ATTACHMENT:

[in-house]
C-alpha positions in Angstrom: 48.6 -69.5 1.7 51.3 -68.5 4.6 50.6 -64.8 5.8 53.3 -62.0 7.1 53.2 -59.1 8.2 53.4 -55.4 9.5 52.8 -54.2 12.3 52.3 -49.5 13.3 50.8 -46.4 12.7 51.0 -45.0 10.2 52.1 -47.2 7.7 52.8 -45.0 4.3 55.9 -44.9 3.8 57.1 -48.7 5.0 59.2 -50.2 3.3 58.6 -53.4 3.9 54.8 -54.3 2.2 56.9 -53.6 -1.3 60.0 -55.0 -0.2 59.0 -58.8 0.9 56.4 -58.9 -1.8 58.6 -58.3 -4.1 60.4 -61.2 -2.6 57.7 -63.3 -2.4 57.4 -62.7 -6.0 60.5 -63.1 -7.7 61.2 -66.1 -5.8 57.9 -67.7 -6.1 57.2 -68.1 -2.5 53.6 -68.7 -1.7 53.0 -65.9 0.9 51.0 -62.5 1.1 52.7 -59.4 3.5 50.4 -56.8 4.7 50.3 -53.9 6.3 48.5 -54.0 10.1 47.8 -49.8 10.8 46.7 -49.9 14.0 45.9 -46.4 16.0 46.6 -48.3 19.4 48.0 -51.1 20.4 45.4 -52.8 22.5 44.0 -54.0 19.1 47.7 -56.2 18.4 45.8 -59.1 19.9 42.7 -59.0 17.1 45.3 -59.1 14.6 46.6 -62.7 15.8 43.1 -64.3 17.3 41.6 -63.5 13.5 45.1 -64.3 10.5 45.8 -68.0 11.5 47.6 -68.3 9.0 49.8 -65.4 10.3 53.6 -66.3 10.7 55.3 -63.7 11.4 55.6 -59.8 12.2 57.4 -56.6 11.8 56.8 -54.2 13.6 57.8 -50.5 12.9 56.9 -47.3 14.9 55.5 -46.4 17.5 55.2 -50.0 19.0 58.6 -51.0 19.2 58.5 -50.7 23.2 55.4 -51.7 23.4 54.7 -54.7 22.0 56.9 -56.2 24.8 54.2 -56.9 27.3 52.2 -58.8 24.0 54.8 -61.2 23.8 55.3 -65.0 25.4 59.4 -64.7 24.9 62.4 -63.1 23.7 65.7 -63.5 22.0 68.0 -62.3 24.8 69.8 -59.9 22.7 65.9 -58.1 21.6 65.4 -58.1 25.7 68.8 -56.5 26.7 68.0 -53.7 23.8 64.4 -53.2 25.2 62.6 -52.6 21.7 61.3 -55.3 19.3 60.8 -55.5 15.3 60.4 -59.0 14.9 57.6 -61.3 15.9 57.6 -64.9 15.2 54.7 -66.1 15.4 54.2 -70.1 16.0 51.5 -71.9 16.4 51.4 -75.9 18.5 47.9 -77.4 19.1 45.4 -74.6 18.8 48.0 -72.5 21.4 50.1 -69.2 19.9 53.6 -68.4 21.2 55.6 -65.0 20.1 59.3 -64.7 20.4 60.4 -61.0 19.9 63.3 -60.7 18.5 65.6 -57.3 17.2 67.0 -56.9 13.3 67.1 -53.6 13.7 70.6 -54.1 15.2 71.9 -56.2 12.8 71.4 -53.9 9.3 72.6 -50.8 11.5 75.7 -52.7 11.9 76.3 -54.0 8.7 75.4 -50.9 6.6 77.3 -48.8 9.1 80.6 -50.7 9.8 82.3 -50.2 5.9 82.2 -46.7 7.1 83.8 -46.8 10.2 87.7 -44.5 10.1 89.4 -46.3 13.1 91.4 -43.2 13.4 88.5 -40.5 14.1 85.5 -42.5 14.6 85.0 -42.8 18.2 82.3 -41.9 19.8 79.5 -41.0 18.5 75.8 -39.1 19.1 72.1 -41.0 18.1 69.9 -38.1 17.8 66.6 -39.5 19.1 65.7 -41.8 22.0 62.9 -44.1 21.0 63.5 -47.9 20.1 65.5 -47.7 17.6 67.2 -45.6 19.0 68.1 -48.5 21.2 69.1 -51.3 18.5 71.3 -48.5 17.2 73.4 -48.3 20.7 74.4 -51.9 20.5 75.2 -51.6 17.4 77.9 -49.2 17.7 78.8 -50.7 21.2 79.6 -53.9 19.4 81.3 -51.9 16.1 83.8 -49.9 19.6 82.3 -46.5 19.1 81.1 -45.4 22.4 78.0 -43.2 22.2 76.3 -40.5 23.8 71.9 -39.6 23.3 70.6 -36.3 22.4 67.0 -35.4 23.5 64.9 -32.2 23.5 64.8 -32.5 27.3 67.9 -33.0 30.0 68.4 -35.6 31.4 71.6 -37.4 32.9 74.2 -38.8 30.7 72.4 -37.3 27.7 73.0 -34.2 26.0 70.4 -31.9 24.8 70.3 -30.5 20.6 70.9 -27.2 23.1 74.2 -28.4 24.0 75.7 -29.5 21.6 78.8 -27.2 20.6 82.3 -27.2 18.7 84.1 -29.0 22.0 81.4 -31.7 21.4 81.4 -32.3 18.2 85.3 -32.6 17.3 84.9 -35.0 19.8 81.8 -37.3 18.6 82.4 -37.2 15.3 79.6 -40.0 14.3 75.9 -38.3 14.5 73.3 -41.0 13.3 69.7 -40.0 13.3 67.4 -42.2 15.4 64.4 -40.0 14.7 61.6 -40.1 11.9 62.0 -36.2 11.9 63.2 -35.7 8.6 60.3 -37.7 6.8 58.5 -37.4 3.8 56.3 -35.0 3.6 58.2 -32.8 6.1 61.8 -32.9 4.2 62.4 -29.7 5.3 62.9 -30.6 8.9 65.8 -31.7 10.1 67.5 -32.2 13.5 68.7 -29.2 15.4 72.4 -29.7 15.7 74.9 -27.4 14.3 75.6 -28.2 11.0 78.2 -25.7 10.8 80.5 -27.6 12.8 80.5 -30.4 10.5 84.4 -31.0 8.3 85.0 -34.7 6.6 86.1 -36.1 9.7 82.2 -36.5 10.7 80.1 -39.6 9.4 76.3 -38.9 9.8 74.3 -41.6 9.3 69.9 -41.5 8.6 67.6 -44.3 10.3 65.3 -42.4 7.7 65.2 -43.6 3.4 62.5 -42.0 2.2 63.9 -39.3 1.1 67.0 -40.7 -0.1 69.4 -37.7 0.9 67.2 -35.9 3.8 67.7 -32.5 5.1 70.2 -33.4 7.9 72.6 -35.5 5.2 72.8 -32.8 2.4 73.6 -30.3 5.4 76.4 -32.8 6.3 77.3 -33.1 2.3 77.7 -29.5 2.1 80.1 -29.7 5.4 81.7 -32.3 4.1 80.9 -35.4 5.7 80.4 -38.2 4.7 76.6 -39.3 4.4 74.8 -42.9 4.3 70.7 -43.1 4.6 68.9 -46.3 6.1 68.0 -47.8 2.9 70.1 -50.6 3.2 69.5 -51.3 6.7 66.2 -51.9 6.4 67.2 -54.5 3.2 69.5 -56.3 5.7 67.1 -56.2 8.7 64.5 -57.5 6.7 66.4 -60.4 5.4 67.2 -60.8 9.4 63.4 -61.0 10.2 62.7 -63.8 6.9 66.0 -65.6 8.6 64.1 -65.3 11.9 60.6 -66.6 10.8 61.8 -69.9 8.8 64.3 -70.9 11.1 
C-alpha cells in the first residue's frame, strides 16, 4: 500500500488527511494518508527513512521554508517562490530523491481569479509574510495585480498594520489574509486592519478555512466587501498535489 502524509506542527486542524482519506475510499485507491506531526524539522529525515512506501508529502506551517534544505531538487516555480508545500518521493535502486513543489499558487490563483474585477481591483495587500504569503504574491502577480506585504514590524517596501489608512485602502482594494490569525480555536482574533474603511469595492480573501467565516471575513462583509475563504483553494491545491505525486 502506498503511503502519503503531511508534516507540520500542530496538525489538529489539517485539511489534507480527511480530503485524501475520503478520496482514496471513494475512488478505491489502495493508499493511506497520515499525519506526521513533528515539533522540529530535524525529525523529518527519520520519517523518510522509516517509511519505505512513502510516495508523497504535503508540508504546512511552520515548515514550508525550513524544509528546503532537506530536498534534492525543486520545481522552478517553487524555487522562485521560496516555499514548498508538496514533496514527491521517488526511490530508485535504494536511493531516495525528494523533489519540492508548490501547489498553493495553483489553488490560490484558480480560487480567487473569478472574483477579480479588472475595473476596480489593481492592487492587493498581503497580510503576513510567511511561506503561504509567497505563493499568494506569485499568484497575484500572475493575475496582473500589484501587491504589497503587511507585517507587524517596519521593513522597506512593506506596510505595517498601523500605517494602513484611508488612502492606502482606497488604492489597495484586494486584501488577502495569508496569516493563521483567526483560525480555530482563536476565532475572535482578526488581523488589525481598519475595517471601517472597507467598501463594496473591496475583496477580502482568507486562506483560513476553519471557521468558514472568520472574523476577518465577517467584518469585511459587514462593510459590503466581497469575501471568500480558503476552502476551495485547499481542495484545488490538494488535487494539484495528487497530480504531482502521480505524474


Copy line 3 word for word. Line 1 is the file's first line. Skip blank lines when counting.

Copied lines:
C-alpha cells in the first residue's frame, strides 16, 4: 500500500488527511494518508527513512521554508517562490530523491481569479509574510495585480498594520489574509486592519478555512466587501498535489 502524509506542527486542524482519506475510499485507491506531526524539522529525515512506501508529502506551517534544505531538487516555480508545500518521493535502486513543489499558487490563483474585477481591483495587500504569503504574491502577480506585504514590524517596501489608512485602502482594494490569525480555536482574533474603511469595492480573501467565516471575513462583509475563504483553494491545491505525486 502506498503511503502519503503531511508534516507540520500542530496538525489538529489539517485539511489534507480527511480530503485524501475520503478520496482514496471513494475512488478505491489502495493508499493511506497520515499525519506526521513533528515539533522540529530535524525529525523529518527519520520519517523518510522509516517509511519505505512513502510516495508523497504535503508540508504546512511552520515548515514550508525550513524544509528546503532537506530536498534534492525543486520545481522552478517553487524555487522562485521560496516555499514548498508538496514533496514527491521517488526511490530508485535504494536511493531516495525528494523533489519540492508548490501547489498553493495553483489553488490560490484558480480560487480567487473569478472574483477579480479588472475595473476596480489593481492592487492587493498581503497580510503576513510567511511561506503561504509567497505563493499568494506569485499568484497575484500572475493575475496582473500589484501587491504589497503587511507585517507587524517596519521593513522597506512593506506596510505595517498601523500605517494602513484611508488612502492606502482606497488604492489597495484586494486584501488577502495569508496569516493563521483567526483560525480555530482563536476565532475572535482578526488581523488589525481598519475595517471601517472597507467598501463594496473591496475583496477580502482568507486562506483560513476553519471557521468558514472568520472574523476577518465577517467584518469585511459587514462593510459590503466581497469575501471568500480558503476552502476551495485547499481542495484545488490538494488535487494539484495528487497530480504531482502521480505524474